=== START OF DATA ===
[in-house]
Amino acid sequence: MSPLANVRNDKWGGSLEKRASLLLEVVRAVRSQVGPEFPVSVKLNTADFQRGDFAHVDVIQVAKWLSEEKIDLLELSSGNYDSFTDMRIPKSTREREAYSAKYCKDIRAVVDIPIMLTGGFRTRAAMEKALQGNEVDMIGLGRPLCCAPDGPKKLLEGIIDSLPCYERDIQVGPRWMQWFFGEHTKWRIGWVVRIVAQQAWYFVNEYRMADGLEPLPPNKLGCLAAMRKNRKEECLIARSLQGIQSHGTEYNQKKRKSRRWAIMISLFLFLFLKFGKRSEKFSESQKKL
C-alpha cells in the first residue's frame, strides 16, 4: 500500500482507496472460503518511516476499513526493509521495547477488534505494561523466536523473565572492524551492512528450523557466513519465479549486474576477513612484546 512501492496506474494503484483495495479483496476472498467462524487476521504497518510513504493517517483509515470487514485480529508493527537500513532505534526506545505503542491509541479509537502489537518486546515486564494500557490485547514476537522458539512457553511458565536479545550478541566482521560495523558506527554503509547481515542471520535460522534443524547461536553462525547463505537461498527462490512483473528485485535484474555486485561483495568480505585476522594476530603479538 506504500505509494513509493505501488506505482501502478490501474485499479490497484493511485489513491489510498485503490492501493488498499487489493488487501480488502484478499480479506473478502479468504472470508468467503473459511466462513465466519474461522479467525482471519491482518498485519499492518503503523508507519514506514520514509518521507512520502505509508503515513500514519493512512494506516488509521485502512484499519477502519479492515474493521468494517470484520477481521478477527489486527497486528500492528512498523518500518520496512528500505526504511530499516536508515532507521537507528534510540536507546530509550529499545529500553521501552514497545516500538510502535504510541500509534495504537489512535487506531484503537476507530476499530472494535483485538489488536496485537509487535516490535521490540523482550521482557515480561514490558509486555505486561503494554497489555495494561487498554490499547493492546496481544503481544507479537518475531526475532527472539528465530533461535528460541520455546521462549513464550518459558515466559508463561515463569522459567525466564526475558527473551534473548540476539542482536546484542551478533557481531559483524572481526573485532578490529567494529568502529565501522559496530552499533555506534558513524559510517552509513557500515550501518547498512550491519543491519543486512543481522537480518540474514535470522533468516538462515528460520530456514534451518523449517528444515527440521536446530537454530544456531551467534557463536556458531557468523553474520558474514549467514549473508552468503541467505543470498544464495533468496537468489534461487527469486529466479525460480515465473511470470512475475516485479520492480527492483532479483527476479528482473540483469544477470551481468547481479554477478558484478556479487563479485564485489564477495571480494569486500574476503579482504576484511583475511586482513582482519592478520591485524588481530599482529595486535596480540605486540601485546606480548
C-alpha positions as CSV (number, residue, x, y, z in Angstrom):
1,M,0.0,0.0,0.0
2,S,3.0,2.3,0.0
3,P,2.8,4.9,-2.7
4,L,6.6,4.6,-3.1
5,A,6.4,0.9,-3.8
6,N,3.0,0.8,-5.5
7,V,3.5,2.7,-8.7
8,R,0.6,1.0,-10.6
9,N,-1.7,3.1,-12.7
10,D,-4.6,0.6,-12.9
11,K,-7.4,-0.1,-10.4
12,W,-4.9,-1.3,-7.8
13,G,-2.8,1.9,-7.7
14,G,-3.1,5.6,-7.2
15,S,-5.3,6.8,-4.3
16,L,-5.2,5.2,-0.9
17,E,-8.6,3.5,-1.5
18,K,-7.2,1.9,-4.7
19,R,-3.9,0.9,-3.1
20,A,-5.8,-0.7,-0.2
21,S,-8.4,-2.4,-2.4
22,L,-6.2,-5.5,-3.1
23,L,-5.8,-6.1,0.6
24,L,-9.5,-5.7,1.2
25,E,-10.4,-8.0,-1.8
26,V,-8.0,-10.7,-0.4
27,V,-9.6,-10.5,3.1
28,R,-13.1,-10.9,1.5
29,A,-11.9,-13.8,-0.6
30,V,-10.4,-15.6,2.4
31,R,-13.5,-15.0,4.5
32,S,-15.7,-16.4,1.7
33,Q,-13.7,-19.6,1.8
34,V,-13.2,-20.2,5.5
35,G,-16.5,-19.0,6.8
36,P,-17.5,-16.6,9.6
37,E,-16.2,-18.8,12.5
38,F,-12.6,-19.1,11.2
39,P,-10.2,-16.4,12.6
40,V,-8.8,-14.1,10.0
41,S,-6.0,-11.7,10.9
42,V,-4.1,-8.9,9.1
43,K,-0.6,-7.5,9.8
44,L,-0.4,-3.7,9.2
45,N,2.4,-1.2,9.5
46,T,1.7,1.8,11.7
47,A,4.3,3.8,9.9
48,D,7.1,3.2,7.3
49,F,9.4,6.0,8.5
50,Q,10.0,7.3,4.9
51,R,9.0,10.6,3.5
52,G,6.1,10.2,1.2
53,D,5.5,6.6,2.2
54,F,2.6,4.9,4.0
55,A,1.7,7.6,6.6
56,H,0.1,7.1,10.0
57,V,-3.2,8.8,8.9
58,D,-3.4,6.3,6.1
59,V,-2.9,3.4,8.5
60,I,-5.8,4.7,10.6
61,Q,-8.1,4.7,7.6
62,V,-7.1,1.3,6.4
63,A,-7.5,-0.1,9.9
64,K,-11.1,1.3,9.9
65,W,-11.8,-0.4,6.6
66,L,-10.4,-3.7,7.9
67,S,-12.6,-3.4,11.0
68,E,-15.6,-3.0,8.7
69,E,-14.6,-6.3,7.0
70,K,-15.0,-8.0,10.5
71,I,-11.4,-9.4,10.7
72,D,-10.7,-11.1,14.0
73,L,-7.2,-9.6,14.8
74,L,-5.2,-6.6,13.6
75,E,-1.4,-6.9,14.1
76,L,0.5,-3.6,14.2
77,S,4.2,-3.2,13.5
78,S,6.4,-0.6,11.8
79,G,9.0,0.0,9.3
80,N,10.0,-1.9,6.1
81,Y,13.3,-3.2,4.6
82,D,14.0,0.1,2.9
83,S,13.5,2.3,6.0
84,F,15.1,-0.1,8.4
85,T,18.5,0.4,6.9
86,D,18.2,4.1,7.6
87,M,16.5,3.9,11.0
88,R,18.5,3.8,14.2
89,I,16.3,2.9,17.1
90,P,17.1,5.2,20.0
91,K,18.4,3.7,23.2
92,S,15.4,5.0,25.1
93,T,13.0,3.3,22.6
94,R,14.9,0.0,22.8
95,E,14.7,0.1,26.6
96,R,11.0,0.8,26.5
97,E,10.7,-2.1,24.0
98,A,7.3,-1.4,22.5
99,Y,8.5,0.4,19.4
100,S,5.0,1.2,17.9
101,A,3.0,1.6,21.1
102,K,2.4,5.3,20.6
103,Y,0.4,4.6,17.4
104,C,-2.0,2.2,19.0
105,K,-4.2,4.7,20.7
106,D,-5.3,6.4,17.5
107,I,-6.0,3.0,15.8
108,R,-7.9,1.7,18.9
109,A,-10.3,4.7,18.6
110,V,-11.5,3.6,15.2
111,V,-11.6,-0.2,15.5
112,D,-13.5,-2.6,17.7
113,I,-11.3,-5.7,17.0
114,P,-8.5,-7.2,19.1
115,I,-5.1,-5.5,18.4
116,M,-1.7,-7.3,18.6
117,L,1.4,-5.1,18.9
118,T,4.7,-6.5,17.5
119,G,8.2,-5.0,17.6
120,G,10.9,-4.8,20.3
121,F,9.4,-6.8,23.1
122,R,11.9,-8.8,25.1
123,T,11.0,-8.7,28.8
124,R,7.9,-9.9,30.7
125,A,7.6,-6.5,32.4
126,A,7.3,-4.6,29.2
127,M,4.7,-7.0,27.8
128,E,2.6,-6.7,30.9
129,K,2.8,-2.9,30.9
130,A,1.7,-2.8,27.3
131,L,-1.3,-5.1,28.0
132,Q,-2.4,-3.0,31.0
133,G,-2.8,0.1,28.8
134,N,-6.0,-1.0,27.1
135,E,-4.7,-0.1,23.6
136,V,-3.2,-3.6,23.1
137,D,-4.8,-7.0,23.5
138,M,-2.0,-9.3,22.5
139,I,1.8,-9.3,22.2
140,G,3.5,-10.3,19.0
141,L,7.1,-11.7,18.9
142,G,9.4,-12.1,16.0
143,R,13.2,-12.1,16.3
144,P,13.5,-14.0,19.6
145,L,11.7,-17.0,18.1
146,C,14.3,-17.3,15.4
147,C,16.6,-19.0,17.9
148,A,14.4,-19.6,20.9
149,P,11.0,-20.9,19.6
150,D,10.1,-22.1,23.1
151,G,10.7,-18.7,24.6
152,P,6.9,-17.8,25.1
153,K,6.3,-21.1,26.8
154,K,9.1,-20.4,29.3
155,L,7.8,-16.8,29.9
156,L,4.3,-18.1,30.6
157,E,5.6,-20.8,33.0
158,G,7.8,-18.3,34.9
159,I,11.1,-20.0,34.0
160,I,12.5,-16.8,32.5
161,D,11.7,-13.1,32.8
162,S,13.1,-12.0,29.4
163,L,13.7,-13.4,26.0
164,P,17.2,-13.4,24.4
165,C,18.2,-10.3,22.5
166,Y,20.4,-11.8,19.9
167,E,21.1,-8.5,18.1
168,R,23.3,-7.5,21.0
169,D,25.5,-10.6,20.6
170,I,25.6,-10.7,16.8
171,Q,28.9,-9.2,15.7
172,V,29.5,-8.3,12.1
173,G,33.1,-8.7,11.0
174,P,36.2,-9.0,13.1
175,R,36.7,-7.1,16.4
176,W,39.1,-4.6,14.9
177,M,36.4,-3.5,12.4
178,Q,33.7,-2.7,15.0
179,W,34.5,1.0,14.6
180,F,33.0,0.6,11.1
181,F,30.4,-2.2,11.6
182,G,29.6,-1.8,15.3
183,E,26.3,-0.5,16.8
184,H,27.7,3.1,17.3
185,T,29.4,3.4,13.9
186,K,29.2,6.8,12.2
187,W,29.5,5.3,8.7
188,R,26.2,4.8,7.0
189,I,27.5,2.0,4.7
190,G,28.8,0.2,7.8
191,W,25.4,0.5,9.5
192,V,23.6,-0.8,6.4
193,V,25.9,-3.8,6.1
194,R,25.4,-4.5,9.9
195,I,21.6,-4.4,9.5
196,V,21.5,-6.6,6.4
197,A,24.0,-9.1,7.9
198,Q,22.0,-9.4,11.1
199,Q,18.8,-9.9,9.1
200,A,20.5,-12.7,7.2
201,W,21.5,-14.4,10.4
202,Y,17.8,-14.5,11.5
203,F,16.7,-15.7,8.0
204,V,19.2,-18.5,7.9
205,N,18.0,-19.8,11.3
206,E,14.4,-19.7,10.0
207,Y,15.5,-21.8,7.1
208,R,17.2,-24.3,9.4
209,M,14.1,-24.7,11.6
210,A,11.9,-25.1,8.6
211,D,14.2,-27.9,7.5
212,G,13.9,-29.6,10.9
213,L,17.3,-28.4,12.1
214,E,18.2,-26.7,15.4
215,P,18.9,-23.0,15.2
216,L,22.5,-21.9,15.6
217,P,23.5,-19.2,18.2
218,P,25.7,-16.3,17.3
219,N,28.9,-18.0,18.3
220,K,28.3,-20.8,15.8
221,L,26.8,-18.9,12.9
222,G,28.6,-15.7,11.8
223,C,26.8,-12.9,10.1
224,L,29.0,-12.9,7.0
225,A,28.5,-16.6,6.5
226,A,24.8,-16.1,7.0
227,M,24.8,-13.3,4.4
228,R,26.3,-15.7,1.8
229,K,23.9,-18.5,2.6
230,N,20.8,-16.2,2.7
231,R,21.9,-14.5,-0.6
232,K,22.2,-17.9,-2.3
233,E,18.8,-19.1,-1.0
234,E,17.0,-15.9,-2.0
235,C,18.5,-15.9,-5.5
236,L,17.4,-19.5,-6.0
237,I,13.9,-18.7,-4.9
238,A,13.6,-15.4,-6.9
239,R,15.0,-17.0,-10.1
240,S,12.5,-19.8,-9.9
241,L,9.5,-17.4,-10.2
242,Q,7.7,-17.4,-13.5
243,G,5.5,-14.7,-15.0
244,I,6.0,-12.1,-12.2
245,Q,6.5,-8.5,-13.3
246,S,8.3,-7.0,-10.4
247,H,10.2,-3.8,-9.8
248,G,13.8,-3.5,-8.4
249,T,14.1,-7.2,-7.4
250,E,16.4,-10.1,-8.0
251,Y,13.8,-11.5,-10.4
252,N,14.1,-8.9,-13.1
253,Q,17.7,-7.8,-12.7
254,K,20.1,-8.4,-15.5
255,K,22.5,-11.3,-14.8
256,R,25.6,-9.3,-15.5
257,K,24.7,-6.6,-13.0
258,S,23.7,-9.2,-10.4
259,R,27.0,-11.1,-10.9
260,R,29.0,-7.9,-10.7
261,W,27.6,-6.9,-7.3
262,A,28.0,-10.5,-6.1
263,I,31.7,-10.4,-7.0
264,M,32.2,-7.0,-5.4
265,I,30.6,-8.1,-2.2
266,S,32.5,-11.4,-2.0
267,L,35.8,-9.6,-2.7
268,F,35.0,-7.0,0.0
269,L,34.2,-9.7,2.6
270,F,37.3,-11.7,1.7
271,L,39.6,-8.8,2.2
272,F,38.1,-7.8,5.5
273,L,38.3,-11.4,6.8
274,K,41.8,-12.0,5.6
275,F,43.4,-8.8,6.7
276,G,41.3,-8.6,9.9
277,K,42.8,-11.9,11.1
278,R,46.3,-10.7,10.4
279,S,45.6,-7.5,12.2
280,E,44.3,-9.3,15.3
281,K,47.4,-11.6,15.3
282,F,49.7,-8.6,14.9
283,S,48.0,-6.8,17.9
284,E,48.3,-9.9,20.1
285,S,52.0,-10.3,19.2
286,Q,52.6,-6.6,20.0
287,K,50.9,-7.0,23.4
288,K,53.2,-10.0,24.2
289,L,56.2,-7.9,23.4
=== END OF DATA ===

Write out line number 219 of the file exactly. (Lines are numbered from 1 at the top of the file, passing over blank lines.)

215,P,18.9,-23.0,15.2